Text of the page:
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Springfield council to vote on alcohol referendum
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The Springfield City Council will vote on a resolution to hold a referendum to allow liquor by the drink sales at the council meeting Tuesday.

The council decided to vote on the resolution at the workshop on a possible consumption on premises ordinance if the referendum is passed.

City Clerk Gaye Paquet told the council the vote day for March had been moved to February for the presidential primary, and the council had missed the deadline to have the referendum on the February ballot. The earliest the referendum could be voted on will be July.

Mayor Barton Alderman said the council would like to have a first reading of the finished ordinance before the referendum is voted on, so that if the referendum passes the council can have a vote immediately following the vote.
The council addressed size and sales requirements for restaurants that would be allowed to sell liquor if a resolution allowing liquor sales is passed.

Restaurants will be required to have a minimum of 50 percent sales of food and non-alcoholic beverages.
If a restaurant does not have at least 50 percent in food sales for two consecutive reporting periods, or two reporting periods in 12 months the license to sell liquor can be revoked after a hearing by the city council.

The Statesboro ordinance, which the Springfield council is using to model its ordinance, requires that there must be “permanent seating capacity at tables, not county bar stools of at least 25 persons.”

Councilman Charles Hinely said they want to avoid a small place.

“You get to a point when you have a small size that you can’t make money anyway,” Councilman Dennis Webb said.

Webb said he’s been in some small restaurants that are very small, upscale in old houses that serve alcohol.
Councilman Jeff Ambrose said he felt the 50-50 sales requirements would regulate the size.

“You’ve got to have a commercial kitchen,” Ambrose said. He asked if someone would go through the expense to serve a very small number of people at a time.

The council took the seating requirement out of the ordinance.

The occupancy requirements of a restaurant would deal with codes, the council asked to have research done on state codes in order to check the section of the ordinance.

Hinely said the number of seats should determine the occupancy load.

“We don’t want to make this thing so tight they don’t want to apply,” Hinely said. “If you get licensed by the seat, to me that ought to mean your capacity is that number.”

Ambrose said occupancy would have to be slightly higher than the number of seats in the restaurant.

“You’ve got people standing at the bar, or waiting for a table to become vacant,” Ambrose said.

In the event that a restaurant exceeded the maximum occupancy load, the police chief would be authorized, if requests to reduce the number of people on the premises were denied, to temporarily close the premises.

The council would then hold a hearing concerning the violation.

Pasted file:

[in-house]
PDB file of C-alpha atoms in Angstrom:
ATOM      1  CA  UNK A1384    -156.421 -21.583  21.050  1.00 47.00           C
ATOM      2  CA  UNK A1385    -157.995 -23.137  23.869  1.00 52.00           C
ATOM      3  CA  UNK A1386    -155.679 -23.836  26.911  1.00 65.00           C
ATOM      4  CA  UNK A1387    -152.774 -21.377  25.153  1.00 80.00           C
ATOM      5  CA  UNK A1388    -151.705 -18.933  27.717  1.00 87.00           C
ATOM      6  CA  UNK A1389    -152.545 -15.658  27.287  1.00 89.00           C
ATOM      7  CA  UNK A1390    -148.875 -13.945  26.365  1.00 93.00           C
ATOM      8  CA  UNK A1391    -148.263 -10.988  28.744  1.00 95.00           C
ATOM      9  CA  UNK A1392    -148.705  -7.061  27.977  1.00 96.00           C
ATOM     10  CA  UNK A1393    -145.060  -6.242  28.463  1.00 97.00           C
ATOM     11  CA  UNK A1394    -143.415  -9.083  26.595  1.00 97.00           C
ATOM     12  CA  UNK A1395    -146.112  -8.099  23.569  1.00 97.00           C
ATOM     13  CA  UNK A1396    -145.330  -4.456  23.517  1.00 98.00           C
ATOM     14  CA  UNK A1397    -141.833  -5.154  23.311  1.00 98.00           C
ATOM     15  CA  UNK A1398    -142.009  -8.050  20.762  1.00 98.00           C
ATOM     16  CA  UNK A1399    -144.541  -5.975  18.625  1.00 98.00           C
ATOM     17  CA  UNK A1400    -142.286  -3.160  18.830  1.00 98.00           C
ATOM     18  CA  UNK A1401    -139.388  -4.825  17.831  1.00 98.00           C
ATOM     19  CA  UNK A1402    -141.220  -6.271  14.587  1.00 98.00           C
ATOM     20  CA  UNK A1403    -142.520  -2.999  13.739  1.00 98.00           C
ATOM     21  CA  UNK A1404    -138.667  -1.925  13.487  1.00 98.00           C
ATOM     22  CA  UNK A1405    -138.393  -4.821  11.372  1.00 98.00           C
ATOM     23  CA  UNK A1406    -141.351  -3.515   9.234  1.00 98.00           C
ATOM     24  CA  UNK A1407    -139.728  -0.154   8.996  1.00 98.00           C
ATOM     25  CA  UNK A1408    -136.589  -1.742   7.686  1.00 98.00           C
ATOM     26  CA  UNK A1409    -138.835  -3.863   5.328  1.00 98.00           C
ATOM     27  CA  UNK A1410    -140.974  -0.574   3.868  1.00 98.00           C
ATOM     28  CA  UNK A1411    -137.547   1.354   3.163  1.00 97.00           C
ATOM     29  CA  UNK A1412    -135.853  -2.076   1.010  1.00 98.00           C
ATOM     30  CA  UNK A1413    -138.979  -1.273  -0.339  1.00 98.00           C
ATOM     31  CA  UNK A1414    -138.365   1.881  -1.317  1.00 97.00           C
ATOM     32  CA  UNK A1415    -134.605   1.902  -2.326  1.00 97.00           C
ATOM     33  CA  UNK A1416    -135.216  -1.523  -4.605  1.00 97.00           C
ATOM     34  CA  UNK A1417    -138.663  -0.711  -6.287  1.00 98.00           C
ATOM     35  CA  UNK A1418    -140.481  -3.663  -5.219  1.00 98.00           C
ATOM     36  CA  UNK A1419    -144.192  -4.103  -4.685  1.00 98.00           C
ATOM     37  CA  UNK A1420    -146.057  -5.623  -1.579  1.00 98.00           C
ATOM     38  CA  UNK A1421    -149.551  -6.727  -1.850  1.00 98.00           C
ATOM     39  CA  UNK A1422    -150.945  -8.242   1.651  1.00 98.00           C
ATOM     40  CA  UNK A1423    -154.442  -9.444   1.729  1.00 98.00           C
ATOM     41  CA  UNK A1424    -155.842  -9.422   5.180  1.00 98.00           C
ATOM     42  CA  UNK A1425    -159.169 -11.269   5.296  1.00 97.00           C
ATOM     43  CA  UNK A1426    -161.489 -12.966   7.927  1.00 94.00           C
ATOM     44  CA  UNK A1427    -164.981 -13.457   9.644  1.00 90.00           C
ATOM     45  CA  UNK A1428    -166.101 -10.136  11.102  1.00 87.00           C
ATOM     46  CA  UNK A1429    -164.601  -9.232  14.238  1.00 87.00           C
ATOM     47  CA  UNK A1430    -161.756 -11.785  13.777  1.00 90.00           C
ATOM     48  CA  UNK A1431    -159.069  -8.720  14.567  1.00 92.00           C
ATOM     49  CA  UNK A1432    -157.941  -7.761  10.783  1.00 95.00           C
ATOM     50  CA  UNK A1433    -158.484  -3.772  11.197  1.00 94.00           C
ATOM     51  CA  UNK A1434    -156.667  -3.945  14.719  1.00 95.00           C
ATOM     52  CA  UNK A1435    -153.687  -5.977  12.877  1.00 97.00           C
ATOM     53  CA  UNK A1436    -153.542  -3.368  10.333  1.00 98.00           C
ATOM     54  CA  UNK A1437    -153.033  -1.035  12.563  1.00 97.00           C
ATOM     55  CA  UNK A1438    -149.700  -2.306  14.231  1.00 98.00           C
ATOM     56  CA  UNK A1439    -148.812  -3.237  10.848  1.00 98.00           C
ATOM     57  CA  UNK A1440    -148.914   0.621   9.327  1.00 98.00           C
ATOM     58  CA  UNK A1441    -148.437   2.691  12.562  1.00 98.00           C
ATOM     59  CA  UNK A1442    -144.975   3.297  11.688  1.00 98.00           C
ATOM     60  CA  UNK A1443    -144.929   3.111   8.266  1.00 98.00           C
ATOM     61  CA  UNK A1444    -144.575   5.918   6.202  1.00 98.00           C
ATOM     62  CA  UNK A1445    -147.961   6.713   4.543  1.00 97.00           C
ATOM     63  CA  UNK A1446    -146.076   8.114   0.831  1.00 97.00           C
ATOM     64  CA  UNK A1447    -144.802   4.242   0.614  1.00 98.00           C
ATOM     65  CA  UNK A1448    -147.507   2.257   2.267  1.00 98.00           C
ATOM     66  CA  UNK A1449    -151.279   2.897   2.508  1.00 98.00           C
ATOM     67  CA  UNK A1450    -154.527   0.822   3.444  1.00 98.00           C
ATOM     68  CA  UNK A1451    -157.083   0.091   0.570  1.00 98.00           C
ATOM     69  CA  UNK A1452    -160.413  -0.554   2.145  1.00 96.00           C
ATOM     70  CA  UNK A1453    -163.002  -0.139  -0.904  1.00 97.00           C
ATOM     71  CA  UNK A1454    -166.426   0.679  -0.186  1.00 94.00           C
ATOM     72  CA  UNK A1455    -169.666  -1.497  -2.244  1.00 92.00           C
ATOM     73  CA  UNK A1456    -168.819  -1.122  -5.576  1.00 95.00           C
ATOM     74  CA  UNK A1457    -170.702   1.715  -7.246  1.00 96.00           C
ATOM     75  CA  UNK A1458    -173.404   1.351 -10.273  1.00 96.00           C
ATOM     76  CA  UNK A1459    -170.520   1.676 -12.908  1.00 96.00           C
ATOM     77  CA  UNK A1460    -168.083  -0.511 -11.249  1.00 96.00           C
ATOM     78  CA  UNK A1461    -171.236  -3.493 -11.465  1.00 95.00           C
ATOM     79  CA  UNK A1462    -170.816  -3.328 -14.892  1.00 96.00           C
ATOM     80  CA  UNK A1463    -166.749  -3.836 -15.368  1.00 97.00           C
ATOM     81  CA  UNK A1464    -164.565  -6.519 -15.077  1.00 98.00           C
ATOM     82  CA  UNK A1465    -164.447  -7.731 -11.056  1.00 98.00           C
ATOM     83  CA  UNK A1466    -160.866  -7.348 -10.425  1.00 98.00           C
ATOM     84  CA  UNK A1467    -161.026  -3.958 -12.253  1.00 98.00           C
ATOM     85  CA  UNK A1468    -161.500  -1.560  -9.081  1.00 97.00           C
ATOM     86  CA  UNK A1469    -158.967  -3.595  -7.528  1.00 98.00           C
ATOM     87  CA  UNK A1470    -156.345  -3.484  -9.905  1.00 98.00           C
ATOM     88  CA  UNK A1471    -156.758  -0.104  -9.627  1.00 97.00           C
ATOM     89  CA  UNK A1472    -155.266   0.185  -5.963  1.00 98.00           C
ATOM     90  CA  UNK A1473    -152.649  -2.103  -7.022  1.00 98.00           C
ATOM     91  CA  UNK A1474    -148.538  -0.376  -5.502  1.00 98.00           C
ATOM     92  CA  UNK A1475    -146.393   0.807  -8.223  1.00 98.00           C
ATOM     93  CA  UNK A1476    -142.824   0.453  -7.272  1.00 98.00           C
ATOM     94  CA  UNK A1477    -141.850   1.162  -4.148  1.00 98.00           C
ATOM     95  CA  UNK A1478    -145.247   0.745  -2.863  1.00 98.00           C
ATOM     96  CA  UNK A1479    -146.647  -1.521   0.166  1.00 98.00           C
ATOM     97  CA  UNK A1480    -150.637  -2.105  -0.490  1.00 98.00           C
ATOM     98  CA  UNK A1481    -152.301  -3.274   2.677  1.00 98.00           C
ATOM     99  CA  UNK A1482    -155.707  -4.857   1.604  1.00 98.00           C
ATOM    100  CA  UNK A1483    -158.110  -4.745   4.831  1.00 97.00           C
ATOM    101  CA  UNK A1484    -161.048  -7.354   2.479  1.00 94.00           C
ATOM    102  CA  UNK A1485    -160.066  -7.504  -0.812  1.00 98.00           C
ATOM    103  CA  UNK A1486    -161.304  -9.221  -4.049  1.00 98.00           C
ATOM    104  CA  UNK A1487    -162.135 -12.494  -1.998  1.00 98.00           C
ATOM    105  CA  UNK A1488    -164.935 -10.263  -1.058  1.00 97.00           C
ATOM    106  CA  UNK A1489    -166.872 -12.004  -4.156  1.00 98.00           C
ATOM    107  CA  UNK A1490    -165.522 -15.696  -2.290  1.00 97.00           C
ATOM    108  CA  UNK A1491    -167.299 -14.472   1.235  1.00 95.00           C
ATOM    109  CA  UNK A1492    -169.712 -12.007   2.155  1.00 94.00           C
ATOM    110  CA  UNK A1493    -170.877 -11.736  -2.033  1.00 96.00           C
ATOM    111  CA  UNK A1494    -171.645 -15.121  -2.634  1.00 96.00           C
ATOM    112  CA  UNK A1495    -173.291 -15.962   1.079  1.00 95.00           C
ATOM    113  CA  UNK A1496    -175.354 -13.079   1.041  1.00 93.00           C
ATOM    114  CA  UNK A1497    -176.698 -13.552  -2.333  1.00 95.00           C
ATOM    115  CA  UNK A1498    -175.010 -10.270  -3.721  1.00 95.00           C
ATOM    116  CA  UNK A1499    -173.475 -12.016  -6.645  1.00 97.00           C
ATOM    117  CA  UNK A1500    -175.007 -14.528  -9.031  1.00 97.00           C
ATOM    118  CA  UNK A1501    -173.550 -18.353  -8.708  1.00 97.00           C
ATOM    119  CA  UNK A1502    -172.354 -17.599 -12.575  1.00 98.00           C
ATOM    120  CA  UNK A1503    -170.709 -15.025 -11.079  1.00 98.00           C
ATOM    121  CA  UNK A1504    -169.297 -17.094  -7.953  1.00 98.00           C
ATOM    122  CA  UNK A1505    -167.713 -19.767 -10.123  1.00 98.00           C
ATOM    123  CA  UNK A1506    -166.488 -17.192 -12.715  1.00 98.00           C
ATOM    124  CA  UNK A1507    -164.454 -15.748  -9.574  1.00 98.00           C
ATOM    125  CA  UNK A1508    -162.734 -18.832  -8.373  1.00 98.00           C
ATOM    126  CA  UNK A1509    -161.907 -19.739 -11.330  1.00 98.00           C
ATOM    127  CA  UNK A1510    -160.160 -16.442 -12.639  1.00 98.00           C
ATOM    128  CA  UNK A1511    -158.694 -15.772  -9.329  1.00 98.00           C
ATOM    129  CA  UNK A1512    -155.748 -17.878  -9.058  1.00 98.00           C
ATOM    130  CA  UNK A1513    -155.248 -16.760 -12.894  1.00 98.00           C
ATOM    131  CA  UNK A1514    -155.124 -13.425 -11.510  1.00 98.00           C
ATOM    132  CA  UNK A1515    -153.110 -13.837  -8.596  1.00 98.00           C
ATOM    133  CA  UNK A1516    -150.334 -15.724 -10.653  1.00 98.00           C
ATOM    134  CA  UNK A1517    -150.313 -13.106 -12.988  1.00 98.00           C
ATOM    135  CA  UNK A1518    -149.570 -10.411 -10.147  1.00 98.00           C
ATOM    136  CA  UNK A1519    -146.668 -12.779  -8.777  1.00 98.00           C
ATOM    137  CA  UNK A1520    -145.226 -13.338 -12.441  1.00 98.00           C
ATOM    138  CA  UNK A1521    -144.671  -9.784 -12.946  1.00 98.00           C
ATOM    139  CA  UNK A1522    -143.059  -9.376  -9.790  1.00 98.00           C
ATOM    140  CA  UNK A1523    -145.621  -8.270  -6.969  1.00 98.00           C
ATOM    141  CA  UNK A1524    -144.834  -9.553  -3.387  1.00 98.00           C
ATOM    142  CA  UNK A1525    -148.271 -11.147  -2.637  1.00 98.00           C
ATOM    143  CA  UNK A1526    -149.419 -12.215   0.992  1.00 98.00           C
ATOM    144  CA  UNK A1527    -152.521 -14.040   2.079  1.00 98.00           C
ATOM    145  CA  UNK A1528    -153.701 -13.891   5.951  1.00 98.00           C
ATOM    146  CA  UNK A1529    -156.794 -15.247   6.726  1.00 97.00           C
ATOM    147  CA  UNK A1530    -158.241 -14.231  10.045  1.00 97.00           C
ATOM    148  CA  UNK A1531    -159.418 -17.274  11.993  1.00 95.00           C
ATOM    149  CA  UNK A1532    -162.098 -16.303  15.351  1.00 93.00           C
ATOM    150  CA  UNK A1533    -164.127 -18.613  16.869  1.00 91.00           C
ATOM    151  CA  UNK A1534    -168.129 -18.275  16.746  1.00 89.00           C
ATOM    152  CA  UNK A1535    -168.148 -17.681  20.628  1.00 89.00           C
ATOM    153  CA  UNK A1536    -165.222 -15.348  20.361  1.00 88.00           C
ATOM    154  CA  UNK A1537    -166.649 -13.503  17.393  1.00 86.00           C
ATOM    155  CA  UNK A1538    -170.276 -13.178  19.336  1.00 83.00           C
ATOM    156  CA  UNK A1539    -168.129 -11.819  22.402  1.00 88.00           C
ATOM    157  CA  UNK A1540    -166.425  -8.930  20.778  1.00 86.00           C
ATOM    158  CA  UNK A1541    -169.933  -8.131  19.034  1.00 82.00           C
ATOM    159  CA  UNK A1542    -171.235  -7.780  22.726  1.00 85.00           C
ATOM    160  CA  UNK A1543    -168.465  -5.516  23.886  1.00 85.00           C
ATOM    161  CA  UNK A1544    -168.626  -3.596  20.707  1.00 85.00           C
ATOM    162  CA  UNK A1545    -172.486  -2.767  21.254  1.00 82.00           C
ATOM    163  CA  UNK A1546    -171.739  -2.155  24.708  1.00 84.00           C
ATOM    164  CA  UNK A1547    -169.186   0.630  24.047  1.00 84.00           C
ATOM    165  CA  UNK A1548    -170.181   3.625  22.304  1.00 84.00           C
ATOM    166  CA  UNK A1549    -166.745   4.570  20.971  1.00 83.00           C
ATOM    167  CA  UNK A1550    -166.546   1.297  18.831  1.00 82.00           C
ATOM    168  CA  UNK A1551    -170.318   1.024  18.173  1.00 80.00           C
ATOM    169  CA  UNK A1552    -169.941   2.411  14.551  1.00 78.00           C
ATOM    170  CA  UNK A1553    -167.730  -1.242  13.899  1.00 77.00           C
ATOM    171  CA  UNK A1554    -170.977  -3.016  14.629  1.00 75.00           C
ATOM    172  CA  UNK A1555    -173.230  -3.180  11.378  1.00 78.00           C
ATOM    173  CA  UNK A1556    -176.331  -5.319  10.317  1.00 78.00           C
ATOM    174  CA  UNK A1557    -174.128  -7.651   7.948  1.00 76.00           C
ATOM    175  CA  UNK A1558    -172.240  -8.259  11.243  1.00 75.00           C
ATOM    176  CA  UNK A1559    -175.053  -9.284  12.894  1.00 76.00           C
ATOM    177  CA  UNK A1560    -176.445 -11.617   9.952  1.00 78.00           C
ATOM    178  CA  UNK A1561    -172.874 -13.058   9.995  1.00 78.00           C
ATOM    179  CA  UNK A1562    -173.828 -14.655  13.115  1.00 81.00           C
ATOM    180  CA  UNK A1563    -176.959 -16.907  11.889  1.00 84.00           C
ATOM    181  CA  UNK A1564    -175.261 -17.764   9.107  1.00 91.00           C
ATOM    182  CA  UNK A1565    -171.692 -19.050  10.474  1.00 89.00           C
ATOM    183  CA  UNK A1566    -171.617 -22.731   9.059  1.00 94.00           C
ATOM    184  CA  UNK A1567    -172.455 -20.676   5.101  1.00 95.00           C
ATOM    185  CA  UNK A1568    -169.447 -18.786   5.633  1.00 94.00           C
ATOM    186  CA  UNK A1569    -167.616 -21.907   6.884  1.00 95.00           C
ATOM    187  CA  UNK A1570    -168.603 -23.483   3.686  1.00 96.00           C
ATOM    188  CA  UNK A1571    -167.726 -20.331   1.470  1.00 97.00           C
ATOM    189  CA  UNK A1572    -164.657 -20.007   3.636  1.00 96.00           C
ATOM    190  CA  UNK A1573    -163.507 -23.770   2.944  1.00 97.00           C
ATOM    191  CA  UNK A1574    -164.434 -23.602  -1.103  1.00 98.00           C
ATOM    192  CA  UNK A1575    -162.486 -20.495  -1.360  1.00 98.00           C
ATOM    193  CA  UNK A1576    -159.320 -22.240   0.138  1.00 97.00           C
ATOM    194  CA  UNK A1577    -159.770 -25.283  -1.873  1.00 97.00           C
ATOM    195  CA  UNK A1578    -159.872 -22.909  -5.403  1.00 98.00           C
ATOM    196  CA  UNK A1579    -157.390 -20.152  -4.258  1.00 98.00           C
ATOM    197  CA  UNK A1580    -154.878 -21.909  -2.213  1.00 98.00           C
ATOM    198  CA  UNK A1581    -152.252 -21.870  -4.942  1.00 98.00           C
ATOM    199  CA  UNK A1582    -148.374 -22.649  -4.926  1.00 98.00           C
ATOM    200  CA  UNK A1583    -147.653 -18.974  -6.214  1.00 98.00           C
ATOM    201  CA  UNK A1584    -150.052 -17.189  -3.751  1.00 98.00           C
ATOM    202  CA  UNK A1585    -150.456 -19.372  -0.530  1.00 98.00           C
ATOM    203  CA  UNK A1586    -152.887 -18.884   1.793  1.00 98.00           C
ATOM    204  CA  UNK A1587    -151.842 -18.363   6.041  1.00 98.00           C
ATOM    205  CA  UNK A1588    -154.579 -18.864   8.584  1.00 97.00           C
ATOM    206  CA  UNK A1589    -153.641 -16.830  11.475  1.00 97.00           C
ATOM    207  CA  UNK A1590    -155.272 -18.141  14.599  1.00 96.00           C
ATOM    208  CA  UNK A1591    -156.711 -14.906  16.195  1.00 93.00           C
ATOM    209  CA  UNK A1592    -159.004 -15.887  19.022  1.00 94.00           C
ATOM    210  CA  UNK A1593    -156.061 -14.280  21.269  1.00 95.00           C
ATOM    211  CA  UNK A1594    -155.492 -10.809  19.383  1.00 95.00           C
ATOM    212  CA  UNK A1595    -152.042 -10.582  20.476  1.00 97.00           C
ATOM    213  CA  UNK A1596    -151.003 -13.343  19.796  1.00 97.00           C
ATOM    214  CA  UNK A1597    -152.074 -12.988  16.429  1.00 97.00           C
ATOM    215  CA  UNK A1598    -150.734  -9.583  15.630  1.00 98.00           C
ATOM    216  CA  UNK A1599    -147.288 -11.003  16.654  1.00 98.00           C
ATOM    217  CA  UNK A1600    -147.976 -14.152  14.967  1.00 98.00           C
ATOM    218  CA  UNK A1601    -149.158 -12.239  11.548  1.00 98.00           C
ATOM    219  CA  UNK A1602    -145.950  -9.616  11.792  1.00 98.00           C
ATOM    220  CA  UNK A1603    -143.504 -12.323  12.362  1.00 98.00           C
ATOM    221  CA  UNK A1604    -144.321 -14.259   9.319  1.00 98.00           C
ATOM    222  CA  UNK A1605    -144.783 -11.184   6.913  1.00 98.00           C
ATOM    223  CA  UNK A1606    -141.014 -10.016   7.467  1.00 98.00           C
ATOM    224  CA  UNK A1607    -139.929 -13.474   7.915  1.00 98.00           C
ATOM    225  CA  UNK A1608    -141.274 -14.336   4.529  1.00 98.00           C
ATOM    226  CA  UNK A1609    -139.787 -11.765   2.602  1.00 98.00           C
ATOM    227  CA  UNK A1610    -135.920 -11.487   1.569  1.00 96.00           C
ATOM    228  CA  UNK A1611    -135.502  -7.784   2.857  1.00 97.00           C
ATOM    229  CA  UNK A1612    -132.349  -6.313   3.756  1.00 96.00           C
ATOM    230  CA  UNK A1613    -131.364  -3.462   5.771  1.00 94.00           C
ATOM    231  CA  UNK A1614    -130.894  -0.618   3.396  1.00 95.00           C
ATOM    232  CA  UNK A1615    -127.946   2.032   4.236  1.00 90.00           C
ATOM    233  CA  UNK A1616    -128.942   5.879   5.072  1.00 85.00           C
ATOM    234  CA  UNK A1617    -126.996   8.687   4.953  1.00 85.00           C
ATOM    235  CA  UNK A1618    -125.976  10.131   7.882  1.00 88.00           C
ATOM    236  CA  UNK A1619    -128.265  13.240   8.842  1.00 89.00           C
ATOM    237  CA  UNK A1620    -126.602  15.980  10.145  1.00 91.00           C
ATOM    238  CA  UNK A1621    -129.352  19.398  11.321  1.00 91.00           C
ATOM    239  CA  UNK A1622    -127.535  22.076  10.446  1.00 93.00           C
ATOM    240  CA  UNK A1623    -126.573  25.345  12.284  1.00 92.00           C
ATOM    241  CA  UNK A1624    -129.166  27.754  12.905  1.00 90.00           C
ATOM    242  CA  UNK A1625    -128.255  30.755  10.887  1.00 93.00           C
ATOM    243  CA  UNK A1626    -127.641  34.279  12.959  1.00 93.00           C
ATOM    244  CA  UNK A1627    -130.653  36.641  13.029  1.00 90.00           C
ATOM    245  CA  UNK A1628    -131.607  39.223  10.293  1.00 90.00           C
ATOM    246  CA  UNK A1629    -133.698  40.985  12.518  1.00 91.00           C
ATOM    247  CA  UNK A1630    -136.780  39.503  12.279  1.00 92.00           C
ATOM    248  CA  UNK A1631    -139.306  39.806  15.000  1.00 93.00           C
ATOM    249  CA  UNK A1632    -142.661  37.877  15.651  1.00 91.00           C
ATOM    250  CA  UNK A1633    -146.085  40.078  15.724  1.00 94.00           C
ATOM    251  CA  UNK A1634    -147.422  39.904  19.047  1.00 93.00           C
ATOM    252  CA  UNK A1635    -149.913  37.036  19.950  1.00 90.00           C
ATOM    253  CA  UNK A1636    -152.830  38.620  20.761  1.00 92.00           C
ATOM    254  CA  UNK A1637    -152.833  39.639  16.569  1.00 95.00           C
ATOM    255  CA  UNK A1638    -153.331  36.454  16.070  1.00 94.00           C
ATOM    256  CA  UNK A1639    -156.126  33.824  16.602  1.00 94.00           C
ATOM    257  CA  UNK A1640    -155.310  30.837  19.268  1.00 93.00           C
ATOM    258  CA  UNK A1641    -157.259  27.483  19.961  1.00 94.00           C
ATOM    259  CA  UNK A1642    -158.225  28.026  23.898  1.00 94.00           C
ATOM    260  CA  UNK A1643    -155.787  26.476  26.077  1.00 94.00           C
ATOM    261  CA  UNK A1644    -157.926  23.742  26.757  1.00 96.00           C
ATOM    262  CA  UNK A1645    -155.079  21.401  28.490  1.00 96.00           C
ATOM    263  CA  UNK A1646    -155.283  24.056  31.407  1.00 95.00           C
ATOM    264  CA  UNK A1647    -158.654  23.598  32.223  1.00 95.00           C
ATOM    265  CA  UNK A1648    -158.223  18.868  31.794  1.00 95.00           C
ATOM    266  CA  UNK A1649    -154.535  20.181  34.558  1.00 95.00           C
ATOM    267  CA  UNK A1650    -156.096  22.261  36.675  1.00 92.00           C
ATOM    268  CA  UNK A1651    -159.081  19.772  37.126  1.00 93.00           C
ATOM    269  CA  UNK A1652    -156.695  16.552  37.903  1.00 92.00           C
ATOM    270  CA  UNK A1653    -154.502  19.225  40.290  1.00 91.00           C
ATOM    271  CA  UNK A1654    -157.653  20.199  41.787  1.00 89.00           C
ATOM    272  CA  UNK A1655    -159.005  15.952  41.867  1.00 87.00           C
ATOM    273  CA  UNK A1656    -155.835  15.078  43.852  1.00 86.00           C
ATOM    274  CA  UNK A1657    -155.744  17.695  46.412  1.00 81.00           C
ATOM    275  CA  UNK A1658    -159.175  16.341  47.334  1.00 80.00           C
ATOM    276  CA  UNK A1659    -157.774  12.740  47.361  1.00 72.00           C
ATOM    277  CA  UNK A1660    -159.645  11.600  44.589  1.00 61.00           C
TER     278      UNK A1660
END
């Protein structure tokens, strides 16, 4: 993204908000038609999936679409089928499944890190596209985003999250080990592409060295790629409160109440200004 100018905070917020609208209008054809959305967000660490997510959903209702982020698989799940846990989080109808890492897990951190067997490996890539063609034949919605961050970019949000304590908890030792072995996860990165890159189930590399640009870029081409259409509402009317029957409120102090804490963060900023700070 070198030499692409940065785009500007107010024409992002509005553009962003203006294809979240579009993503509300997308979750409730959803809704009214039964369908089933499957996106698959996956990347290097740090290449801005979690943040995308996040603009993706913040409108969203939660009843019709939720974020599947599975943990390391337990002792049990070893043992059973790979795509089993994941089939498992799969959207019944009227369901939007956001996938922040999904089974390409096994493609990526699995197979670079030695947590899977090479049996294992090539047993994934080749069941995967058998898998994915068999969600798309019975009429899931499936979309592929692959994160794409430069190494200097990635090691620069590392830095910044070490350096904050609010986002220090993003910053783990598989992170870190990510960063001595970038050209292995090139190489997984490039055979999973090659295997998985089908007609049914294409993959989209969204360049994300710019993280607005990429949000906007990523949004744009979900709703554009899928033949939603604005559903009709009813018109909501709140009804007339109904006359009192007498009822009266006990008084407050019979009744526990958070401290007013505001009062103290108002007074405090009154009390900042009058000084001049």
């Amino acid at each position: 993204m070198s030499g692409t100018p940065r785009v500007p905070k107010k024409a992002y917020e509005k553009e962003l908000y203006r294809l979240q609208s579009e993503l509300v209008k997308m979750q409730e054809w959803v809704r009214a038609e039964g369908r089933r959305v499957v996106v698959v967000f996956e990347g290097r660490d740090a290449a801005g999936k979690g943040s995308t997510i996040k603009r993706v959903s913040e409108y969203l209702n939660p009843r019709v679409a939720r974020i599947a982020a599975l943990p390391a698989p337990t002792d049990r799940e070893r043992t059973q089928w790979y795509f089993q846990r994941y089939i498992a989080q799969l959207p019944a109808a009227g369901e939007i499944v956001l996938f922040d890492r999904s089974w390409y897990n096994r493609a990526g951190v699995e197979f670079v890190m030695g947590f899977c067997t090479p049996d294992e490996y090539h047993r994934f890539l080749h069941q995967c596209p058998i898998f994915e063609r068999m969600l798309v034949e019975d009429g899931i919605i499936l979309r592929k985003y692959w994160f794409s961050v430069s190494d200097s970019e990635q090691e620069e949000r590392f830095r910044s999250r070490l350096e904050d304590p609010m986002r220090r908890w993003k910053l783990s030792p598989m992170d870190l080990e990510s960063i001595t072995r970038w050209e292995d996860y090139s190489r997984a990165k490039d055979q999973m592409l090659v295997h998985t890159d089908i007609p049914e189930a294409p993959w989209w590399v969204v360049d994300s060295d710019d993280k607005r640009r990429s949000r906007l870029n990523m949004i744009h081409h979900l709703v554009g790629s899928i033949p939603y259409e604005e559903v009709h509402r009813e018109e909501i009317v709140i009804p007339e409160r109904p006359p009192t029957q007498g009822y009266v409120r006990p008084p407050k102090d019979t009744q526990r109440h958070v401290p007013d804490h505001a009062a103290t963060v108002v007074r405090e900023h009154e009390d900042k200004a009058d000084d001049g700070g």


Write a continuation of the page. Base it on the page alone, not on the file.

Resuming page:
The council discussed limiting the number of drinks served at a time.

“Somewhere down the line we’re going to have to limit the number of drinks to two,” Hinely said.

Councilman Kenny Usher asked if the number of drinks allowed to be served at a time is addressed in the proposed ordinance.

Hinely asked if there is currently a regulation limiting the number of drinks that can be sold to any customer to two.
Webb said the regulation would not limit the number of drinks sold to a person, but the number of drinks they that would be served at one time.

“You can have two for one, where they can bring you two beers at a time,” Webb said. “If I’m guessing right what this will stop is where they line up shot glasses, and you can chug down as many as you want, that’s what it’s there to stop.”

Hinely asked if the council was trying to limit the number of drinks someone could have with dinner at a restaurant to two.

Webb said if someone went to a restaurant that person could order two drinks at one time, and when the person finished the drinks that person could order two more.

Hinely said if a person ordered two drinks they couldn’t order more.

“We’ve got to decide how many drinks we’re going to let that customer have with that meal,” Hinely said.

Paquet said there is nothing in the ordinance that requires a person to order a meal in order to be served a drink.
Hinely said it didn’t matter to him how many drinks a person had, but he feels the council should limit the number of drinks sold when a person patrons a restaurant.

Usher said the restaurants will not be allowed to sale to someone who is intoxicated.

The current beer and wine ordinance in Springfield requires all establishments that sell alcohol keep “a device similar to the intoximeters” used by the police department for use by any patron who voluntarily chooses.

Alderman said an establishment can’t require a customer to use it, but if the customer wants to use it to prove he or she is not intoxicated they can chose to do so.